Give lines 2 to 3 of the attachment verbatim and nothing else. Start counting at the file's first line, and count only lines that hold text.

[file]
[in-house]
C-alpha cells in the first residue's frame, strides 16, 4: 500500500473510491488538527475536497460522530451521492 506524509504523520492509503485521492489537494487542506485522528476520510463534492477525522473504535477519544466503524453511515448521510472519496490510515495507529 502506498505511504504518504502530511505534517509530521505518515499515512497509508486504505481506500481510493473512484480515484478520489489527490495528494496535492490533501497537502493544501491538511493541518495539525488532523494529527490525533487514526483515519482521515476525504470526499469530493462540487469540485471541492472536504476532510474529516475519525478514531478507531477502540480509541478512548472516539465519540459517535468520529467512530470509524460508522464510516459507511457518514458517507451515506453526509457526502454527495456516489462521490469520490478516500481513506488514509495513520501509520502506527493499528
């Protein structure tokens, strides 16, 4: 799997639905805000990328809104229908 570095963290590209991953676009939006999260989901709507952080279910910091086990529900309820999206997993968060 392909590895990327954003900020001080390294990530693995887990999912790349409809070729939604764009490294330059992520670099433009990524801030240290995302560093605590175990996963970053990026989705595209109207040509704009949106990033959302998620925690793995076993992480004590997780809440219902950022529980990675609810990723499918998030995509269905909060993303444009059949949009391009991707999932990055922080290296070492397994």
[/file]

C-alpha cells in the first residue's frame, strides 16, 4: 500500500473510491488538527475536497460522530451521492 506524509504523520492509503485521492489537494487542506485522528476520510463534492477525522473504535477519544466503524453511515448521510472519496490510515495507529 502506498505511504504518504502530511505534517509530521505518515499515512497509508486504505481506500481510493473512484480515484478520489489527490495528494496535492490533501497537502493544501491538511493541518495539525488532523494529527490525533487514526483515519482521515476525504470526499469530493462540487469540485471541492472536504476532510474529516475519525478514531478507531477502540480509541478512548472516539465519540459517535468520529467512530470509524460508522464510516459507511457518514458517507451515506453526509457526502454527495456516489462521490469520490478516500481513506488514509495513520501509520502506527493499528
């Protein structure tokens, strides 16, 4: 799997639905805000990328809104229908 570095963290590209991953676009939006999260989901709507952080279910910091086990529900309820999206997993968060 392909590895990327954003900020001080390294990530693995887990999912790349409809070729939604764009490294330059992520670099433009990524801030240290995302560093605590175990996963970053990026989705595209109207040509704009949106990033959302998620925690793995076993992480004590997780809440219902950022529980990675609810990723499918998030995509269905909060993303444009059949949009391009991707999932990055922080290296070492397994």